“Even ‘normal’ drinking comes with a risk”

Global update

Author: Scarlett SherriffPublished: 4 August 2022

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Drinking moderate amounts of alcohol each week may be linked to cognitive decline associated with Parkinson’s and other neurodegenerative conditions, according to a new study

Led by researchers at the University of Oxford, UK, a new study has investigated data from over 20,000 primarily “moderate drinkers” and found that consuming more than seven units of alcohol per week could lead to higher iron levels in the brain.

“Higher brain iron… is linked to poorer cognitive performance, such as executive function (problem-solving) and fluid intelligence (puzzle tasks),” said the study’s lead author, Anya Topiwala, in a press release. “Iron accumulation could underlie alcohol-related cognitive decline.”

This accumulation in the brain has also been associated with the development of neurodegenerative conditions like Parkinson’s.

Understanding the data

As part of their study, the researchers examined data from the UK Biobank – a large database that contains genetic information of approximately 500,000 people in Great Britain, recruited from 2006 to 2010.

They then recruited participants with a mean age of 54.8 who self-reported their alcohol consumption upon entering the study. Among these, 2.7% were non-drinkers and the average alcohol consumption was 17.7 units per week.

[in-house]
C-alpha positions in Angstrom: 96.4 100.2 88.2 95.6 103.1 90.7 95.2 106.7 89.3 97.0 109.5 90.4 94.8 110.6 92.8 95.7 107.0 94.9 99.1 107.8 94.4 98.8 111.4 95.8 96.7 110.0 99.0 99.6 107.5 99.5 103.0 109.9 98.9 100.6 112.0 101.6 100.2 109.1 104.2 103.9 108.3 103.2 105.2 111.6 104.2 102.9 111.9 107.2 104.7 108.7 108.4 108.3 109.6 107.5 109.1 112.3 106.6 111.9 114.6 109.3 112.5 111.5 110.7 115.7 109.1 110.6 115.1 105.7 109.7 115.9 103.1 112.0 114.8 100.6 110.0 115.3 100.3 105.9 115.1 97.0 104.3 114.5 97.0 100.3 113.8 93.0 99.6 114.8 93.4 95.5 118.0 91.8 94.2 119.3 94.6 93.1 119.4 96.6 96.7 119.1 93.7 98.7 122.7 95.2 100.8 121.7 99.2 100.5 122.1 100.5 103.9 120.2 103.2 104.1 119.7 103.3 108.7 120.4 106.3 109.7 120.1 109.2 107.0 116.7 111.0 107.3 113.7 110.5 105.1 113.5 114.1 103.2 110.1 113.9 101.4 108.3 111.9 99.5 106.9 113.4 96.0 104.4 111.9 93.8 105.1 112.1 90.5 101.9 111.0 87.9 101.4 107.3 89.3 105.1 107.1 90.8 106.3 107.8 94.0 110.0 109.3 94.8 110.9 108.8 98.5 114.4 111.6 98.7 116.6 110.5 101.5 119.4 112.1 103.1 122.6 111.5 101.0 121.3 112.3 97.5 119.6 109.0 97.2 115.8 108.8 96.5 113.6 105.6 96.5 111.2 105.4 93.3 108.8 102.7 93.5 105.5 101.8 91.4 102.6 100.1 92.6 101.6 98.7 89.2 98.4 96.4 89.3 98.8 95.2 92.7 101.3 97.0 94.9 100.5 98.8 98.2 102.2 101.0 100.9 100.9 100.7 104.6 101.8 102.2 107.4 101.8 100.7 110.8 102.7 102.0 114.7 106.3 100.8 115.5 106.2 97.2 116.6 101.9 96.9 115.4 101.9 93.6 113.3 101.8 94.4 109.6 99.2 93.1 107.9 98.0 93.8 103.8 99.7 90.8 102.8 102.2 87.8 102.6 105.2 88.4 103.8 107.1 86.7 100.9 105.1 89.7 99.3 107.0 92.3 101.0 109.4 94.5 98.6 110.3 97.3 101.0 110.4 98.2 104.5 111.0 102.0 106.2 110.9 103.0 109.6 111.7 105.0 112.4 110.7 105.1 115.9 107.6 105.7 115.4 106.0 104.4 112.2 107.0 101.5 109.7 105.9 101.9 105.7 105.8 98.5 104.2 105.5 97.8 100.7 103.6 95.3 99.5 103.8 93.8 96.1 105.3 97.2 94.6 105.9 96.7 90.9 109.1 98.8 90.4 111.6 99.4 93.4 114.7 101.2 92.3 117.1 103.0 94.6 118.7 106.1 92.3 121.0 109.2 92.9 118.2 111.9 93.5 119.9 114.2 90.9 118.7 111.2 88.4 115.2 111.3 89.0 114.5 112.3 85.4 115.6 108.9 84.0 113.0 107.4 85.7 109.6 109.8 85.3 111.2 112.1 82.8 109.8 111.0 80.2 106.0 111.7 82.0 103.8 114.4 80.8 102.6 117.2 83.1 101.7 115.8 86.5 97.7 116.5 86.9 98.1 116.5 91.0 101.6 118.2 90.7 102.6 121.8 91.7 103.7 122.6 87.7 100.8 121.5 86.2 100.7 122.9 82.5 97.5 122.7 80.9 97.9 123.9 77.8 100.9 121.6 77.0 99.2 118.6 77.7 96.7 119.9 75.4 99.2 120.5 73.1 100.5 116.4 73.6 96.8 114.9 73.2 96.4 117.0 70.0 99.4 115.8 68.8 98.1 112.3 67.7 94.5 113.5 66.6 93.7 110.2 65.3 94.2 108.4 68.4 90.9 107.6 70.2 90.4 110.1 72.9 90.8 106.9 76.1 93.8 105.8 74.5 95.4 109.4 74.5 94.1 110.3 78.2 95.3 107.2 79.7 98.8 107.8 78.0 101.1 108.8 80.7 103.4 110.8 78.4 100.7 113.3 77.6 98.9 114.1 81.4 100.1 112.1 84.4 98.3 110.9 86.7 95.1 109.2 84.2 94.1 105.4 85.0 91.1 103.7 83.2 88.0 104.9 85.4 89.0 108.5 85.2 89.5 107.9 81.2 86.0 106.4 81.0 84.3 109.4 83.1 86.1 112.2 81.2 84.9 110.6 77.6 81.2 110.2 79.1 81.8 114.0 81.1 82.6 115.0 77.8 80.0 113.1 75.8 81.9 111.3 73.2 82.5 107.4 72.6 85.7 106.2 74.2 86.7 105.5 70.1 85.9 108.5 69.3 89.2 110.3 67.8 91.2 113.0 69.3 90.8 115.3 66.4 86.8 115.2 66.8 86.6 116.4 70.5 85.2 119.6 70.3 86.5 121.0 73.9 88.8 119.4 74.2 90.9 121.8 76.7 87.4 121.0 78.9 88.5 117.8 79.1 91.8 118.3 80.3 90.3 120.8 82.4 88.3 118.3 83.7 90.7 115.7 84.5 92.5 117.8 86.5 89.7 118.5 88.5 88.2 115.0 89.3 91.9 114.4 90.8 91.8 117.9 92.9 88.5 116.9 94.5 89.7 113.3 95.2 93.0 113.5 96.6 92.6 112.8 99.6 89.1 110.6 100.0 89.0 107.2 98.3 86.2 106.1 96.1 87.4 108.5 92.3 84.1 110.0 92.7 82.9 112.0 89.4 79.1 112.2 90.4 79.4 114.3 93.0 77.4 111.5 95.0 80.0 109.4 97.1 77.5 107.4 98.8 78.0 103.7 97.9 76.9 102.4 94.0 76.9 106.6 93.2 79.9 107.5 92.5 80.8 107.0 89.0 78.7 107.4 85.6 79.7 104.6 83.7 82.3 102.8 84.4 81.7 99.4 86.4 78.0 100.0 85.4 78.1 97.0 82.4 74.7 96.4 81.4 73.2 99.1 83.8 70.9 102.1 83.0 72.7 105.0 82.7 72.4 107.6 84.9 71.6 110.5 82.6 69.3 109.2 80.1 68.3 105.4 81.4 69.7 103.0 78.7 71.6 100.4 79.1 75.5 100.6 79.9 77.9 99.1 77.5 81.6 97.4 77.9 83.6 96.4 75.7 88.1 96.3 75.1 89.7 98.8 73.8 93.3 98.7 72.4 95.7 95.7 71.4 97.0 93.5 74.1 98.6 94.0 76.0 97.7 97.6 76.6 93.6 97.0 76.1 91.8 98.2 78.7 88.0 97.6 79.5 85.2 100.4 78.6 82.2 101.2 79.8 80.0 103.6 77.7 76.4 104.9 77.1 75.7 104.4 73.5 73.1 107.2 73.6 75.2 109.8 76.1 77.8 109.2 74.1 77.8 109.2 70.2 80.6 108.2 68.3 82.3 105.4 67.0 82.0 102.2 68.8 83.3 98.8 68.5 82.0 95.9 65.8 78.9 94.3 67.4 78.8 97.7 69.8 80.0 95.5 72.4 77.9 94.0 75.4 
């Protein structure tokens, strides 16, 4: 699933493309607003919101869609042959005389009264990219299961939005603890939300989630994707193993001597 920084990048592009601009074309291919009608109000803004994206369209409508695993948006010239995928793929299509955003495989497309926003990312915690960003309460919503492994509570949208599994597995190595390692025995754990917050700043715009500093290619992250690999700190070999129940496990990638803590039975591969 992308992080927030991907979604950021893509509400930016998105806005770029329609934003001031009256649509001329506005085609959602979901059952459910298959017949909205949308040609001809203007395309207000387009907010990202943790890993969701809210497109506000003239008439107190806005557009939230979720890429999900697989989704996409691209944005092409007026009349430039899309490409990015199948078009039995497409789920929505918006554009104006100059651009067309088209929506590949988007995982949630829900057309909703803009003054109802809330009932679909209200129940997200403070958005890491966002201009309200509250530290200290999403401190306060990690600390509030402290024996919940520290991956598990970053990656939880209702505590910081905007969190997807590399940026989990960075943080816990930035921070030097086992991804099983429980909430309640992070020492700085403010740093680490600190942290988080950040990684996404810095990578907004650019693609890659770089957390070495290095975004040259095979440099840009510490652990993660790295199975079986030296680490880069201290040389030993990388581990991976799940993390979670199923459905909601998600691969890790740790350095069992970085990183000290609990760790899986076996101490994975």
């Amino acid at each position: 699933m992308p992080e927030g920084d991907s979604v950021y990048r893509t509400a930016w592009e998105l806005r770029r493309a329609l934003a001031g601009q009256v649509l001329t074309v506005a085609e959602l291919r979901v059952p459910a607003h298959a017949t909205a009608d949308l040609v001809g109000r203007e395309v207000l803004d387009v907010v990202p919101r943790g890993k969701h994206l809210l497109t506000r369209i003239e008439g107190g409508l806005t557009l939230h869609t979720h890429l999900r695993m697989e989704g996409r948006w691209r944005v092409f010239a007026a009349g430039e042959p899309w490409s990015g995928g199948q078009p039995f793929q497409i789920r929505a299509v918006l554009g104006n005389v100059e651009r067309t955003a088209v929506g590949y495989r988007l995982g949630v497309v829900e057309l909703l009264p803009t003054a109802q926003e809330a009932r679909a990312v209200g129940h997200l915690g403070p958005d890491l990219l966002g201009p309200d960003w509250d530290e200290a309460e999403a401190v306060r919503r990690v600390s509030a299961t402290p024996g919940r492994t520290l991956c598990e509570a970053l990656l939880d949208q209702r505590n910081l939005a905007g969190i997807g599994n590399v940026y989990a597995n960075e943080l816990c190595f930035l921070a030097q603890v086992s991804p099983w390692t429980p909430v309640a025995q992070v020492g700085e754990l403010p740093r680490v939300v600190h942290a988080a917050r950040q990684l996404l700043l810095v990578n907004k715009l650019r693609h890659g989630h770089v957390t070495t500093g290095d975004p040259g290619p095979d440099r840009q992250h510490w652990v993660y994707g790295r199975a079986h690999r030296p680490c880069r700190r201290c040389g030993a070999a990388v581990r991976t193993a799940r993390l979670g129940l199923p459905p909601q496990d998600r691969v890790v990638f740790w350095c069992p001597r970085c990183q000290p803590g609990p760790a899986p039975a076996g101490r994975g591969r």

The team carried out MRI scans of participants’ brains around 10 years after the start of the study. In addition, approximately 7,000 members of the group also underwent MRI scans of their livers. The scans helped to identify levels of iron in the body. Cognitive tests were also carried out at the start of the study, followed by an online assessment approximately six years later.

The results revealed that consumption of more than seven units of alcohol per week was associated with higher iron levels in parts of the brain linked to movement, problem-solving and emotional regulation. Among the participants, men who drank more than 11 units of alcohol per week and women who drank more than 17 units per week had significantly higher systemic iron levels, suggesting that alcohol consumption causes iron to accumulate everywhere in the body.

Implications for the population

According to the study authors, the findings suggest that moderate drinking – prevalent in the UK population – may be linked with the development of neurodegenerative conditions like Parkinson’s.

Study co-author Klaus Ebmeier, a professor in the University of Oxford’s Department of Psychiatry, said this was just one of a series of studies suggesting that “even ‘normal’ drinking comes with a risk of faster ageing and impaired mental and physical brain health”.

He added: “All who consume alcohol need to balance this against their potential enjoyment of having a drink.”

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